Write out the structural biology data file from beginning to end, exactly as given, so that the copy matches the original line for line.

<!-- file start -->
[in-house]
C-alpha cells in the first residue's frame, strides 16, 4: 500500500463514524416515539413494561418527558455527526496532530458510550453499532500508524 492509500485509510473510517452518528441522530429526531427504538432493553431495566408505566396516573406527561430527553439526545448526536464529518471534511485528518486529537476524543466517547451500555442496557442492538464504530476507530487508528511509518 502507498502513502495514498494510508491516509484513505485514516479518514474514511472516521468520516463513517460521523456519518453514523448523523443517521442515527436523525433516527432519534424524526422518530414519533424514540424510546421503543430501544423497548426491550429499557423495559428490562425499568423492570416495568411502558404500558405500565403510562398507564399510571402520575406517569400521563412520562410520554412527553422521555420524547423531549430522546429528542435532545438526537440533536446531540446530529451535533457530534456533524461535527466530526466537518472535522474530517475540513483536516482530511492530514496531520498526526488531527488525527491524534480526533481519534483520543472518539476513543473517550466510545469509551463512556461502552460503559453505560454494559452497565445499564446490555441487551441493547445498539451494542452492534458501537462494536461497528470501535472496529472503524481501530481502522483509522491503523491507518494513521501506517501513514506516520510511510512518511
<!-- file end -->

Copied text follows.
[in-house]
C-alpha cells in the first residue's frame, strides 16, 4: 500500500463514524416515539413494561418527558455527526496532530458510550453499532500508524 492509500485509510473510517452518528441522530429526531427504538432493553431495566408505566396516573406527561430527553439526545448526536464529518471534511485528518486529537476524543466517547451500555442496557442492538464504530476507530487508528511509518 502507498502513502495514498494510508491516509484513505485514516479518514474514511472516521468520516463513517460521523456519518453514523448523523443517521442515527436523525433516527432519534424524526422518530414519533424514540424510546421503543430501544423497548426491550429499557423495559428490562425499568423492570416495568411502558404500558405500565403510562398507564399510571402520575406517569400521563412520562410520554412527553422521555420524547423531549430522546429528542435532545438526537440533536446531540446530529451535533457530534456533524461535527466530526466537518472535522474530517475540513483536516482530511492530514496531520498526526488531527488525527491524534480526533481519534483520543472518539476513543473517550466510545469509551463512556461502552460503559453505560454494559452497565445499564446490555441487551441493547445498539451494542452492534458501537462494536461497528470501535472496529472503524481501530481502522483509522491503523491507518494513521501506517501513514506516520510511510512518511